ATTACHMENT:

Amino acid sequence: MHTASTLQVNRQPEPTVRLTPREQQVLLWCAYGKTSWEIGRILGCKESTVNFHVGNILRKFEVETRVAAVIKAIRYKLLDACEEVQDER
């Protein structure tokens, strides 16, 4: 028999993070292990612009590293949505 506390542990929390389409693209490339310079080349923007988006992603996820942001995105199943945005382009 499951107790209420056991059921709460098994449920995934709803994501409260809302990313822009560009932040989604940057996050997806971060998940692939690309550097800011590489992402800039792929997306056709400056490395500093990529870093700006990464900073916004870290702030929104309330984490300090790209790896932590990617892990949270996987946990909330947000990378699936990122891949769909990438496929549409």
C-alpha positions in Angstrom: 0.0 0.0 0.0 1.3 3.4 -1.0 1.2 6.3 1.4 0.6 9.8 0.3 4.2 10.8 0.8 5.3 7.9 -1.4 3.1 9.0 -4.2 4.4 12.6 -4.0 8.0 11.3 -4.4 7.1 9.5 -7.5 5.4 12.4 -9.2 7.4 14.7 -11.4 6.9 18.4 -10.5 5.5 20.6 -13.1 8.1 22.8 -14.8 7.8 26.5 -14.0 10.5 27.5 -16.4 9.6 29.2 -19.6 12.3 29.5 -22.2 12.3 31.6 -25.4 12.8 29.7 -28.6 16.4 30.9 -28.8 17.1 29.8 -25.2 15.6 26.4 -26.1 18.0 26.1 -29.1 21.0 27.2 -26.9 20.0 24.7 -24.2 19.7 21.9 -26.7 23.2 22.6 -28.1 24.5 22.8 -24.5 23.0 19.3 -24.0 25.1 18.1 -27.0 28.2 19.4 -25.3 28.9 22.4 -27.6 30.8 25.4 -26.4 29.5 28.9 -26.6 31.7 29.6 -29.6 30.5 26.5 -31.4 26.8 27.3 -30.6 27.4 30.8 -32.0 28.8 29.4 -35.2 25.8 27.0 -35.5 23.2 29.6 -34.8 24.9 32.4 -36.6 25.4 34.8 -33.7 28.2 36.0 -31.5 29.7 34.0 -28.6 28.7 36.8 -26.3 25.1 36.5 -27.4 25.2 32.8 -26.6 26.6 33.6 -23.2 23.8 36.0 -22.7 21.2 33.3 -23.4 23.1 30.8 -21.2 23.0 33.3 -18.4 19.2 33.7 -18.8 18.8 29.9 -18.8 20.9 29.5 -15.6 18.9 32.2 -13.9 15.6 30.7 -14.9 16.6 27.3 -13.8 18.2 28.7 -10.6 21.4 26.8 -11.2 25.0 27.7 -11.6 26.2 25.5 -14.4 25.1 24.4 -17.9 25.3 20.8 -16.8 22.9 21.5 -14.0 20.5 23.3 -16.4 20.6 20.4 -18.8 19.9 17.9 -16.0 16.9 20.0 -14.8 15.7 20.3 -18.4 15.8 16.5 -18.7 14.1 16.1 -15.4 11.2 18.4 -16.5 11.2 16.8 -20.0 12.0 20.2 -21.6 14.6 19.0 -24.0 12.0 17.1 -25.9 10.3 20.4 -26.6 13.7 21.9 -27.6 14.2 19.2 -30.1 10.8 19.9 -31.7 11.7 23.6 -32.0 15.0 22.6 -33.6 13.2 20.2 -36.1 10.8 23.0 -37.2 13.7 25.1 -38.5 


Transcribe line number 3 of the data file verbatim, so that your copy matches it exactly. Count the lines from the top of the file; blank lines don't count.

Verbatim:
C-alpha positions in Angstrom: 0.0 0.0 0.0 1.3 3.4 -1.0 1.2 6.3 1.4 0.6 9.8 0.3 4.2 10.8 0.8 5.3 7.9 -1.4 3.1 9.0 -4.2 4.4 12.6 -4.0 8.0 11.3 -4.4 7.1 9.5 -7.5 5.4 12.4 -9.2 7.4 14.7 -11.4 6.9 18.4 -10.5 5.5 20.6 -13.1 8.1 22.8 -14.8 7.8 26.5 -14.0 10.5 27.5 -16.4 9.6 29.2 -19.6 12.3 29.5 -22.2 12.3 31.6 -25.4 12.8 29.7 -28.6 16.4 30.9 -28.8 17.1 29.8 -25.2 15.6 26.4 -26.1 18.0 26.1 -29.1 21.0 27.2 -26.9 20.0 24.7 -24.2 19.7 21.9 -26.7 23.2 22.6 -28.1 24.5 22.8 -24.5 23.0 19.3 -24.0 25.1 18.1 -27.0 28.2 19.4 -25.3 28.9 22.4 -27.6 30.8 25.4 -26.4 29.5 28.9 -26.6 31.7 29.6 -29.6 30.5 26.5 -31.4 26.8 27.3 -30.6 27.4 30.8 -32.0 28.8 29.4 -35.2 25.8 27.0 -35.5 23.2 29.6 -34.8 24.9 32.4 -36.6 25.4 34.8 -33.7 28.2 36.0 -31.5 29.7 34.0 -28.6 28.7 36.8 -26.3 25.1 36.5 -27.4 25.2 32.8 -26.6 26.6 33.6 -23.2 23.8 36.0 -22.7 21.2 33.3 -23.4 23.1 30.8 -21.2 23.0 33.3 -18.4 19.2 33.7 -18.8 18.8 29.9 -18.8 20.9 29.5 -15.6 18.9 32.2 -13.9 15.6 30.7 -14.9 16.6 27.3 -13.8 18.2 28.7 -10.6 21.4 26.8 -11.2 25.0 27.7 -11.6 26.2 25.5 -14.4 25.1 24.4 -17.9 25.3 20.8 -16.8 22.9 21.5 -14.0 20.5 23.3 -16.4 20.6 20.4 -18.8 19.9 17.9 -16.0 16.9 20.0 -14.8 15.7 20.3 -18.4 15.8 16.5 -18.7 14.1 16.1 -15.4 11.2 18.4 -16.5 11.2 16.8 -20.0 12.0 20.2 -21.6 14.6 19.0 -24.0 12.0 17.1 -25.9 10.3 20.4 -26.6 13.7 21.9 -27.6 14.2 19.2 -30.1 10.8 19.9 -31.7 11.7 23.6 -32.0 15.0 22.6 -33.6 13.2 20.2 -36.1 10.8 23.0 -37.2 13.7 25.1 -38.5 